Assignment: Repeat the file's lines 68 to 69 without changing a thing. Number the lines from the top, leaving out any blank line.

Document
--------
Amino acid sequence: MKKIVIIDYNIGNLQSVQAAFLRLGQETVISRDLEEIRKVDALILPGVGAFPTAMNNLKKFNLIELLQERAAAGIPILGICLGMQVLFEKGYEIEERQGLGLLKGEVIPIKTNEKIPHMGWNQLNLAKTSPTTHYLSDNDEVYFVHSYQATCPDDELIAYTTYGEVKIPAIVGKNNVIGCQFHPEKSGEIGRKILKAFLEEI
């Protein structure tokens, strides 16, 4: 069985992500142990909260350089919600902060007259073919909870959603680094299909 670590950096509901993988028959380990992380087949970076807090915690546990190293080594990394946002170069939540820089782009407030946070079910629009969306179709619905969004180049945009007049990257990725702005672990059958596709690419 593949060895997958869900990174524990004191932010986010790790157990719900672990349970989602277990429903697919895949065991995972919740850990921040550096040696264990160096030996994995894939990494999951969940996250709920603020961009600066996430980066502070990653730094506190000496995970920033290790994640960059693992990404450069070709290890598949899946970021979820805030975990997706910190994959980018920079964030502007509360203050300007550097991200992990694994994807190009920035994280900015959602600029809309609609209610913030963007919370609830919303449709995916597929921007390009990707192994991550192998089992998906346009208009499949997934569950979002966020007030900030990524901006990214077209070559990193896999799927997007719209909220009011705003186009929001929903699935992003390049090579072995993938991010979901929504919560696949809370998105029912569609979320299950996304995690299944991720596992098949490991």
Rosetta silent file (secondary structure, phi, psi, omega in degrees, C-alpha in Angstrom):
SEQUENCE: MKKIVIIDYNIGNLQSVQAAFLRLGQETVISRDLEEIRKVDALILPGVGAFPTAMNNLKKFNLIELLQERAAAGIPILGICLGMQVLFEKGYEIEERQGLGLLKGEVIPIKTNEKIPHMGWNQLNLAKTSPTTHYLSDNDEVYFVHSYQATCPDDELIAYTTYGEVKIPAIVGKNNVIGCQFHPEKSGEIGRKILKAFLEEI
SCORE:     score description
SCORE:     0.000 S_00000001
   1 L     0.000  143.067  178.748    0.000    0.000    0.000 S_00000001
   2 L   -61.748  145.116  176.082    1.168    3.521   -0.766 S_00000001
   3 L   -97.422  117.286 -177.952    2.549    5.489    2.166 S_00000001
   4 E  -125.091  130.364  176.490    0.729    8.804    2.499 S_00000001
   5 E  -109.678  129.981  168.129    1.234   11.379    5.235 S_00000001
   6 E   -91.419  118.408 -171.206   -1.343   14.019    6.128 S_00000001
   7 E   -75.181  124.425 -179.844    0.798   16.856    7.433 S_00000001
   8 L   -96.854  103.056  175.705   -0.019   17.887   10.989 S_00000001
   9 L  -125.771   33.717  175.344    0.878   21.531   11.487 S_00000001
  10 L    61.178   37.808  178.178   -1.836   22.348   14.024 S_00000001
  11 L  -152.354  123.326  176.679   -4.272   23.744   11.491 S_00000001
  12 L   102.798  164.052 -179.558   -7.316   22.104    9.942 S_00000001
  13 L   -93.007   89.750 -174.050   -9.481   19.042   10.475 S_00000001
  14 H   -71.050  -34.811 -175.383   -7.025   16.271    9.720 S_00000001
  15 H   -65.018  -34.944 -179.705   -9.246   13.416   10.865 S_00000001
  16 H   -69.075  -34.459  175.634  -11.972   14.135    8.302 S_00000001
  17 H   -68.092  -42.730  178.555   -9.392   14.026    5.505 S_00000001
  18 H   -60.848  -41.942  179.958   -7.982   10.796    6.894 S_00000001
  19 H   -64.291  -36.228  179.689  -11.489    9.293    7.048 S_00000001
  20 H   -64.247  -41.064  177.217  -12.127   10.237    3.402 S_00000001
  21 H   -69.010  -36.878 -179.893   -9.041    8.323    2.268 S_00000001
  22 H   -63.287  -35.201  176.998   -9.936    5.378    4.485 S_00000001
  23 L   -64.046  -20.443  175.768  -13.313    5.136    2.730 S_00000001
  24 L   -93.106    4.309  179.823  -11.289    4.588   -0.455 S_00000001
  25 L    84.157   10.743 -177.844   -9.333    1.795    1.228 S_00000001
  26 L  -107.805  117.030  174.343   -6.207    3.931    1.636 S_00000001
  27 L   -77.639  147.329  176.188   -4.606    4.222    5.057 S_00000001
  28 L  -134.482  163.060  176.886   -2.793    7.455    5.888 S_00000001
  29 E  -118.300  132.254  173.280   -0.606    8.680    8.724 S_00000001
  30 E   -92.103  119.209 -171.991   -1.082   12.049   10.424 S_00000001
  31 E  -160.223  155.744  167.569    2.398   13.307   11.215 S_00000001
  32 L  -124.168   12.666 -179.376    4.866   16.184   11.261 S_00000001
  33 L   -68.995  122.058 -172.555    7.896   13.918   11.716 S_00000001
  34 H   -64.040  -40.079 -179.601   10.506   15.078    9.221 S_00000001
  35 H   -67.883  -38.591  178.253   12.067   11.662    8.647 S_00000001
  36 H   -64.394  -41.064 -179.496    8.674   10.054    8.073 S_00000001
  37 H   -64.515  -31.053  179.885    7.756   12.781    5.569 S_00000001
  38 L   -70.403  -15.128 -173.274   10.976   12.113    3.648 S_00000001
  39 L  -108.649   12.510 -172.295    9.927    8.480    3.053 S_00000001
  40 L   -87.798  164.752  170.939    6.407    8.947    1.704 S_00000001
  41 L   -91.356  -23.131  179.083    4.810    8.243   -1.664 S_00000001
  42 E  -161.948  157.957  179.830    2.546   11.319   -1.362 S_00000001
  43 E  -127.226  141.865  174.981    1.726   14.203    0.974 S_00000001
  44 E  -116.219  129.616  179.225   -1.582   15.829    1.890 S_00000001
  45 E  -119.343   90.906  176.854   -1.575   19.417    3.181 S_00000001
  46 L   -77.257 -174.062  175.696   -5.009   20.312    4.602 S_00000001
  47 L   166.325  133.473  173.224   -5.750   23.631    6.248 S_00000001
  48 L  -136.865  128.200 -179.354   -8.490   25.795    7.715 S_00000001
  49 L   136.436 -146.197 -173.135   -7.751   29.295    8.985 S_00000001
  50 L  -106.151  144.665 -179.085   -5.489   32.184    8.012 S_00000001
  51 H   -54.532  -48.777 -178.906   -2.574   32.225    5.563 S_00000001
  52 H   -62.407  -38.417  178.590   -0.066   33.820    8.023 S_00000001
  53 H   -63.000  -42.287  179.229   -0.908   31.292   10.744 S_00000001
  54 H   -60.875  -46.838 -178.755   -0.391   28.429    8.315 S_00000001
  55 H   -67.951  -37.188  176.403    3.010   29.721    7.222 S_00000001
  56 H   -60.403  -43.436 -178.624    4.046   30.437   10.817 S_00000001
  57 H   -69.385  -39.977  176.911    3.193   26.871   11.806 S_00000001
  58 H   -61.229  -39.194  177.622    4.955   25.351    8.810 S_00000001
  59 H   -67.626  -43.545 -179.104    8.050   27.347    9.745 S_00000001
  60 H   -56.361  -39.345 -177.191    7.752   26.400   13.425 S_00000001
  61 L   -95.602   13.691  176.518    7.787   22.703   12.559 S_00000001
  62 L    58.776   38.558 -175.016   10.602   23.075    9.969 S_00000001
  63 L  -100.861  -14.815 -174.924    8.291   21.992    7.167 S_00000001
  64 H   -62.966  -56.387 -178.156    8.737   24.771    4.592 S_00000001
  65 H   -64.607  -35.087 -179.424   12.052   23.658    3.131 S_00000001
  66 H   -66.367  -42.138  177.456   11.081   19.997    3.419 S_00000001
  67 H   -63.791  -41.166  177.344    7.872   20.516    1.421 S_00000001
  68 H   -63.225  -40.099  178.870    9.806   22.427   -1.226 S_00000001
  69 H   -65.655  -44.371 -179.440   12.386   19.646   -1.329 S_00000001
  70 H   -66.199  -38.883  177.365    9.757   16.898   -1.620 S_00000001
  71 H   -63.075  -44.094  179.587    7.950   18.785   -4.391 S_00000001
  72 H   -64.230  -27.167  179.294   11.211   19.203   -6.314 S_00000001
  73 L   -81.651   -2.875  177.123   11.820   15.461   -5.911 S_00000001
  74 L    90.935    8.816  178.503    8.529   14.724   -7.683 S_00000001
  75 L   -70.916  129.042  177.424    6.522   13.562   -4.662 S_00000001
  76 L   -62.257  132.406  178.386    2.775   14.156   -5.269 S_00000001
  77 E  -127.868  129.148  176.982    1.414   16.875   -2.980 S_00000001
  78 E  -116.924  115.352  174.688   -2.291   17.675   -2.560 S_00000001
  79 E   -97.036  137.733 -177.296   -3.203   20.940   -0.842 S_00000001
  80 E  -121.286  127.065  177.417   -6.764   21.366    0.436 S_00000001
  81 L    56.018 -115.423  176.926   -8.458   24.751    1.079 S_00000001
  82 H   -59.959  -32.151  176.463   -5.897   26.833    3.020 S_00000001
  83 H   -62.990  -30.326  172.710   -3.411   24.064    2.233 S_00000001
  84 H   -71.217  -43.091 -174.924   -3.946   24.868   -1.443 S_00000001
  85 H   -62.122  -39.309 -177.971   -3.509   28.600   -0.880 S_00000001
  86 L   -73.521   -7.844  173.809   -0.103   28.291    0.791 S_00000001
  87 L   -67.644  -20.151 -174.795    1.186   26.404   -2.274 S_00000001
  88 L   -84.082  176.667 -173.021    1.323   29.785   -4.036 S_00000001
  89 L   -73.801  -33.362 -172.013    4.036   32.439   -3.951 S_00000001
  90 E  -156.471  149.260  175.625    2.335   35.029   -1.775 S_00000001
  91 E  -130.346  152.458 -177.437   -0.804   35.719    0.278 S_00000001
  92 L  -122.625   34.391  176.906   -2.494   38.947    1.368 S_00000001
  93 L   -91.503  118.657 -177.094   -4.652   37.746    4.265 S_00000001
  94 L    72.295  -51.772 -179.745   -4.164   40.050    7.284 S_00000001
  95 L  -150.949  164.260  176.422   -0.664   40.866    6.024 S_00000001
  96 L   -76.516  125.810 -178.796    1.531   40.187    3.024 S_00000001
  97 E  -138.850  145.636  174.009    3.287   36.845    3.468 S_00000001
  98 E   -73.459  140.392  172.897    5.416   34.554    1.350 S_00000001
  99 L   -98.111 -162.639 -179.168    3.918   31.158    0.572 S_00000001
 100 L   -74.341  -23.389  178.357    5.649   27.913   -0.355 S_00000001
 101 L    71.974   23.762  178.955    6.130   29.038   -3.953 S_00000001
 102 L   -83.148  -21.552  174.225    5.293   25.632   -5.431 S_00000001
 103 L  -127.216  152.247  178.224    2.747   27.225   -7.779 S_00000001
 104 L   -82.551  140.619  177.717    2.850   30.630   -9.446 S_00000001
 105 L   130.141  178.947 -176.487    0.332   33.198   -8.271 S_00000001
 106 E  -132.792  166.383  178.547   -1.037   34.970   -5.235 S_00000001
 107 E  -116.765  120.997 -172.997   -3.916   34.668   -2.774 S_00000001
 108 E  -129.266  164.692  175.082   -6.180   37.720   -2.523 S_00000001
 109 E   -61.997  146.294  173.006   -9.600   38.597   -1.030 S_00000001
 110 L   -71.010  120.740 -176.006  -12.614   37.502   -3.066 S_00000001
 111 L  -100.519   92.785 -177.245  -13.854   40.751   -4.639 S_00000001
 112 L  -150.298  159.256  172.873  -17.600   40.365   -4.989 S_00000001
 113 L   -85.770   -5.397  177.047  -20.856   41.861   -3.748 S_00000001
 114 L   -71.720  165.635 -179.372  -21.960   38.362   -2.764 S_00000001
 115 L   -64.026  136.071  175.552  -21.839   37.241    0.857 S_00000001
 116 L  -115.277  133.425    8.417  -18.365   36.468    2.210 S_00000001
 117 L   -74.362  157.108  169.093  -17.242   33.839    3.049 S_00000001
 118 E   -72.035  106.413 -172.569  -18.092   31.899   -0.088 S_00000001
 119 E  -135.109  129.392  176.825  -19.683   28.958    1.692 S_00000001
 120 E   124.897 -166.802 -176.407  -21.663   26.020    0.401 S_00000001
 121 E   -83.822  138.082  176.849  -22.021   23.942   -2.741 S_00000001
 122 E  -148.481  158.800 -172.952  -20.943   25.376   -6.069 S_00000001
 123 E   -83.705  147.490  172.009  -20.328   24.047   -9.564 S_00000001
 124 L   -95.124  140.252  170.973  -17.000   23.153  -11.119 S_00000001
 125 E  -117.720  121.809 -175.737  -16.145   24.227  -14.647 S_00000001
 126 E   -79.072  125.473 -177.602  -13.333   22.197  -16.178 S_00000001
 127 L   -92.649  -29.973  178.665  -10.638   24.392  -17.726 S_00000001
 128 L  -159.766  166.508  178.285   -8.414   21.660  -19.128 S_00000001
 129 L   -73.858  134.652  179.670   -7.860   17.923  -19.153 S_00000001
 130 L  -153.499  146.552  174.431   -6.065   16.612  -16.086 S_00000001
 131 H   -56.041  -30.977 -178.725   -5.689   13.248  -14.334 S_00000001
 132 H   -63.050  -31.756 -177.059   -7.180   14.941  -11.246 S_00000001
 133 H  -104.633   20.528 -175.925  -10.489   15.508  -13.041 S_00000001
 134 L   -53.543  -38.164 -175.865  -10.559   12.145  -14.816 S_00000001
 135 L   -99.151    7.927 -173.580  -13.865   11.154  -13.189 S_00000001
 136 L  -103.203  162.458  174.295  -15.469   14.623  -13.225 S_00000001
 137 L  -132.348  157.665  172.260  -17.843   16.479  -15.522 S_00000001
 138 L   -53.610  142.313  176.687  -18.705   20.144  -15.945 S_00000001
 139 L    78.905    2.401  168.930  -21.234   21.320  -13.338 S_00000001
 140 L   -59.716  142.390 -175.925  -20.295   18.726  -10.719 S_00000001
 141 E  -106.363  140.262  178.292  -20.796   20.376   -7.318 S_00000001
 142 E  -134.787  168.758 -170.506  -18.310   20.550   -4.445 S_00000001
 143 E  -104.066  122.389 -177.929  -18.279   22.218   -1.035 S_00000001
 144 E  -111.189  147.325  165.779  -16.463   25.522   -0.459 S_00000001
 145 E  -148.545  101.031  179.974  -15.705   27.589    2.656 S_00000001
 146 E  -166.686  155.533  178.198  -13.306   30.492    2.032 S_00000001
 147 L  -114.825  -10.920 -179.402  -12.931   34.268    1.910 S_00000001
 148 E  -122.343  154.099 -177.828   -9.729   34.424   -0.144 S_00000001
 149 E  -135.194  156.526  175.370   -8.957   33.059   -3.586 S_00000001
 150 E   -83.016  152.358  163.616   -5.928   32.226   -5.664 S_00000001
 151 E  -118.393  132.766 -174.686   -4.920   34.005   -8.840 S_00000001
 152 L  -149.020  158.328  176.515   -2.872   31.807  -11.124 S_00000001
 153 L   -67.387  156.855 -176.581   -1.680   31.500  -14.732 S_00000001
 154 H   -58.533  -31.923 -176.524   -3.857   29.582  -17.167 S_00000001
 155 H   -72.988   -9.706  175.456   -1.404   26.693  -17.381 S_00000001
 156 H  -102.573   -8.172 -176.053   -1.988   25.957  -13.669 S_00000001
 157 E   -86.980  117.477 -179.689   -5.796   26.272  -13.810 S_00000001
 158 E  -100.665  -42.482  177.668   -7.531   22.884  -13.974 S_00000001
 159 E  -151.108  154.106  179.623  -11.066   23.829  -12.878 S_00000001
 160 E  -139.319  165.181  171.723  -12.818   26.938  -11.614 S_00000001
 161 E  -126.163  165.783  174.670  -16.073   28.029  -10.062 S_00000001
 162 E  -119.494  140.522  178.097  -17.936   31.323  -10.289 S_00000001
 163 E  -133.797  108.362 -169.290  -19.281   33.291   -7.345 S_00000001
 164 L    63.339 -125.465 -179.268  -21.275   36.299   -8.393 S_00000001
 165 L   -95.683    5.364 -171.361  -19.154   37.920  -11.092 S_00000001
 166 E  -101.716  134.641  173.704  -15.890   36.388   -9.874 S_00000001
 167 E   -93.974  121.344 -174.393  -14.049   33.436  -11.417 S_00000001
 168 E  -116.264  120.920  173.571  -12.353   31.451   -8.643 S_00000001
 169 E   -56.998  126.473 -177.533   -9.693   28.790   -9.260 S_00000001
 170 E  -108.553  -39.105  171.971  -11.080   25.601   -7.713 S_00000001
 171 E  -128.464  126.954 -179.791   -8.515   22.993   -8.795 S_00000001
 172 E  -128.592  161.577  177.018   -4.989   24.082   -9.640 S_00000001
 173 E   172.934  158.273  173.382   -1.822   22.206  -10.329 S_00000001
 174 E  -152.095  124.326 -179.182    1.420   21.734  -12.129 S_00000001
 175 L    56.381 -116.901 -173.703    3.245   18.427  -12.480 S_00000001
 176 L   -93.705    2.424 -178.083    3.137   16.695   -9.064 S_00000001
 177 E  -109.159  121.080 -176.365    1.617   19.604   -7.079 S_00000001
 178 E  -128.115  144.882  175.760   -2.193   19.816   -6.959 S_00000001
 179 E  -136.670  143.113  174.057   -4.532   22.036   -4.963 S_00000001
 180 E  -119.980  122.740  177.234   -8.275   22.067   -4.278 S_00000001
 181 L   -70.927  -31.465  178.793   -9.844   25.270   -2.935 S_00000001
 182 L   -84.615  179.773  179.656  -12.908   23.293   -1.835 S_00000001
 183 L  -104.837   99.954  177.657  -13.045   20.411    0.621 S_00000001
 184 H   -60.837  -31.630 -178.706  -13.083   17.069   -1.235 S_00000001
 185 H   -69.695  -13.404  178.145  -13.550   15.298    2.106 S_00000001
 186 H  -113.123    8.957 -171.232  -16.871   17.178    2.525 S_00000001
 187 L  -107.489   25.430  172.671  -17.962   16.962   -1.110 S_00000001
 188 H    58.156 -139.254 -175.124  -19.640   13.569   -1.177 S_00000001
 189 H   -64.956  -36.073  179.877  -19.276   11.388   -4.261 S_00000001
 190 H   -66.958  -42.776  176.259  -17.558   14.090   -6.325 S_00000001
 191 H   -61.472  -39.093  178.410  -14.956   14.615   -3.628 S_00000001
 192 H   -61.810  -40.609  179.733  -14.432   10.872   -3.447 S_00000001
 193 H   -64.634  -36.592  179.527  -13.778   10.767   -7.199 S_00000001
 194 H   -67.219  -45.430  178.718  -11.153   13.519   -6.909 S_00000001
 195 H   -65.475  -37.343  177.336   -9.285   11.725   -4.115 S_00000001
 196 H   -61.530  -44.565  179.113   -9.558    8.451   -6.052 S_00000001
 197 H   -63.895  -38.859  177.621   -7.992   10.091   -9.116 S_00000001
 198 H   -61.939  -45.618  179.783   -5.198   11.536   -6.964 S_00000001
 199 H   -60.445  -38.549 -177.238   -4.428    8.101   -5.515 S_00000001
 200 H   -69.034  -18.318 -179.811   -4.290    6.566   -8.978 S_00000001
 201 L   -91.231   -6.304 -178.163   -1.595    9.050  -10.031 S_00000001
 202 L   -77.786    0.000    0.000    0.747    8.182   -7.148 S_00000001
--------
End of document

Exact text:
  62 L    58.776   38.558 -175.016   10.602   23.075    9.969 S_00000001
  63 L  -100.861  -14.815 -174.924    8.291   21.992    7.167 S_00000001